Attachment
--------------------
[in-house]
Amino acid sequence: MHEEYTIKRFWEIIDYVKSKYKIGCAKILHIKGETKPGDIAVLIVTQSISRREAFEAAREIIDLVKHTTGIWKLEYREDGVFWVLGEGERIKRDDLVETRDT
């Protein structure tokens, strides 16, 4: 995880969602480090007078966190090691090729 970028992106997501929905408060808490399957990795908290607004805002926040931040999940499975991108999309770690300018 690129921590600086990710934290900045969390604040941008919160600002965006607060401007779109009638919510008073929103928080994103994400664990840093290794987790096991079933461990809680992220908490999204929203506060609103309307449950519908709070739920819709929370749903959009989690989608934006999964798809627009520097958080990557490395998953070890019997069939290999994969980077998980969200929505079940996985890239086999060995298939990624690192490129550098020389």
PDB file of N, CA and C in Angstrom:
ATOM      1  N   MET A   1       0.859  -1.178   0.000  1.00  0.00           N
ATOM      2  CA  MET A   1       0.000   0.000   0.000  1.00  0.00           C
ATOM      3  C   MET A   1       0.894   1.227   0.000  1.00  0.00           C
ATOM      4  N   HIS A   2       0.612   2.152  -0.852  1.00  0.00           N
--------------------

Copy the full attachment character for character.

[in-house]
Amino acid sequence: MHEEYTIKRFWEIIDYVKSKYKIGCAKILHIKGETKPGDIAVLIVTQSISRREAFEAAREIIDLVKHTTGIWKLEYREDGVFWVLGEGERIKRDDLVETRDT
């Protein structure tokens, strides 16, 4: 995880969602480090007078966190090691090729 970028992106997501929905408060808490399957990795908290607004805002926040931040999940499975991108999309770690300018 690129921590600086990710934290900045969390604040941008919160600002965006607060401007779109009638919510008073929103928080994103994400664990840093290794987790096991079933461990809680992220908490999204929203506060609103309307449950519908709070739920819709929370749903959009989690989608934006999964798809627009520097958080990557490395998953070890019997069939290999994969980077998980969200929505079940996985890239086999060995298939990624690192490129550098020389």
PDB file of N, CA and C in Angstrom:
ATOM      1  N   MET A   1       0.859  -1.178   0.000  1.00  0.00           N
ATOM      2  CA  MET A   1       0.000   0.000   0.000  1.00  0.00           C
ATOM      3  C   MET A   1       0.894   1.227   0.000  1.00  0.00           C
ATOM      4  N   HIS A   2       0.612   2.152  -0.852  1.00  0.00           N